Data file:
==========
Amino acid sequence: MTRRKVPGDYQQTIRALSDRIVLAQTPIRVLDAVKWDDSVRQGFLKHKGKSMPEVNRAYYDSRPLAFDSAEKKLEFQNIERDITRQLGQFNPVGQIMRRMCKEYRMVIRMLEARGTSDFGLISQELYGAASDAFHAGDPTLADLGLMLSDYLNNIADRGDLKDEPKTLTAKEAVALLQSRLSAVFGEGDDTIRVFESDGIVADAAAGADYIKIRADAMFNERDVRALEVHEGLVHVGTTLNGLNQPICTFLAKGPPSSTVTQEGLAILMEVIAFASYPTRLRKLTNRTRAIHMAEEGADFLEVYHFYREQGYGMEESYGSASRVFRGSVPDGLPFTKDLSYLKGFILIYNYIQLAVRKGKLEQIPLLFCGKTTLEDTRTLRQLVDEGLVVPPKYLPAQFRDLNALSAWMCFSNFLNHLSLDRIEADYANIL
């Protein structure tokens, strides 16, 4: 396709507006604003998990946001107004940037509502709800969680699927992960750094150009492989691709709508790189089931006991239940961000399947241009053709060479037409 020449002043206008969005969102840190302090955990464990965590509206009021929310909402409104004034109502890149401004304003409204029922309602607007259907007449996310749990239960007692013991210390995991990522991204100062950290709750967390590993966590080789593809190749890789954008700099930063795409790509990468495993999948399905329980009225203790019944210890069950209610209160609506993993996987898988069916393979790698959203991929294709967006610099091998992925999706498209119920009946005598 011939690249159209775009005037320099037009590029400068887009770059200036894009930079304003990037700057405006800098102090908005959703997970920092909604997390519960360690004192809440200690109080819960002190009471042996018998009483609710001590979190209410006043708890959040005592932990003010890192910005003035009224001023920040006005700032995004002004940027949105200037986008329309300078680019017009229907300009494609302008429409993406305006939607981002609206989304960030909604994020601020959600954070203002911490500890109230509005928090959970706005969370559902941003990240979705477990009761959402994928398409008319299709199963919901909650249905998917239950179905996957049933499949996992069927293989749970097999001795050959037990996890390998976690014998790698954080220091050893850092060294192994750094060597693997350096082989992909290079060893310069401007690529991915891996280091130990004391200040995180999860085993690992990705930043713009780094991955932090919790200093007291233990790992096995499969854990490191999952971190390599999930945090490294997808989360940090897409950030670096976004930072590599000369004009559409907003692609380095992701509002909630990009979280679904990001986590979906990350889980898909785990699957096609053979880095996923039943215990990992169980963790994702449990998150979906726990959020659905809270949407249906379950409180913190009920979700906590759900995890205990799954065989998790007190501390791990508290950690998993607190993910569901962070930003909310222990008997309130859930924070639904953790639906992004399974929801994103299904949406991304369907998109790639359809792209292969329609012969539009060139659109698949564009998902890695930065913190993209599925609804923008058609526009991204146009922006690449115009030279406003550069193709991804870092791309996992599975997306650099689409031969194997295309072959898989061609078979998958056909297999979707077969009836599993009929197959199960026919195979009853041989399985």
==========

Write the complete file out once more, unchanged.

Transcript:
Amino acid sequence: MTRRKVPGDYQQTIRALSDRIVLAQTPIRVLDAVKWDDSVRQGFLKHKGKSMPEVNRAYYDSRPLAFDSAEKKLEFQNIERDITRQLGQFNPVGQIMRRMCKEYRMVIRMLEARGTSDFGLISQELYGAASDAFHAGDPTLADLGLMLSDYLNNIADRGDLKDEPKTLTAKEAVALLQSRLSAVFGEGDDTIRVFESDGIVADAAAGADYIKIRADAMFNERDVRALEVHEGLVHVGTTLNGLNQPICTFLAKGPPSSTVTQEGLAILMEVIAFASYPTRLRKLTNRTRAIHMAEEGADFLEVYHFYREQGYGMEESYGSASRVFRGSVPDGLPFTKDLSYLKGFILIYNYIQLAVRKGKLEQIPLLFCGKTTLEDTRTLRQLVDEGLVVPPKYLPAQFRDLNALSAWMCFSNFLNHLSLDRIEADYANIL
């Protein structure tokens, strides 16, 4: 396709507006604003998990946001107004940037509502709800969680699927992960750094150009492989691709709508790189089931006991239940961000399947241009053709060479037409 020449002043206008969005969102840190302090955990464990965590509206009021929310909402409104004034109502890149401004304003409204029922309602607007259907007449996310749990239960007692013991210390995991990522991204100062950290709750967390590993966590080789593809190749890789954008700099930063795409790509990468495993999948399905329980009225203790019944210890069950209610209160609506993993996987898988069916393979790698959203991929294709967006610099091998992925999706498209119920009946005598 011939690249159209775009005037320099037009590029400068887009770059200036894009930079304003990037700057405006800098102090908005959703997970920092909604997390519960360690004192809440200690109080819960002190009471042996018998009483609710001590979190209410006043708890959040005592932990003010890192910005003035009224001023920040006005700032995004002004940027949105200037986008329309300078680019017009229907300009494609302008429409993406305006939607981002609206989304960030909604994020601020959600954070203002911490500890109230509005928090959970706005969370559902941003990240979705477990009761959402994928398409008319299709199963919901909650249905998917239950179905996957049933499949996992069927293989749970097999001795050959037990996890390998976690014998790698954080220091050893850092060294192994750094060597693997350096082989992909290079060893310069401007690529991915891996280091130990004391200040995180999860085993690992990705930043713009780094991955932090919790200093007291233990790992096995499969854990490191999952971190390599999930945090490294997808989360940090897409950030670096976004930072590599000369004009559409907003692609380095992701509002909630990009979280679904990001986590979906990350889980898909785990699957096609053979880095996923039943215990990992169980963790994702449990998150979906726990959020659905809270949407249906379950409180913190009920979700906590759900995890205990799954065989998790007190501390791990508290950690998993607190993910569901962070930003909310222990008997309130859930924070639904953790639906992004399974929801994103299904949406991304369907998109790639359809792209292969329609012969539009060139659109698949564009998902890695930065913190993209599925609804923008058609526009991204146009922006690449115009030279406003550069193709991804870092791309996992599975997306650099689409031969194997295309072959898989061609078979998958056909297999979707077969009836599993009929197959199960026919195979009853041989399985």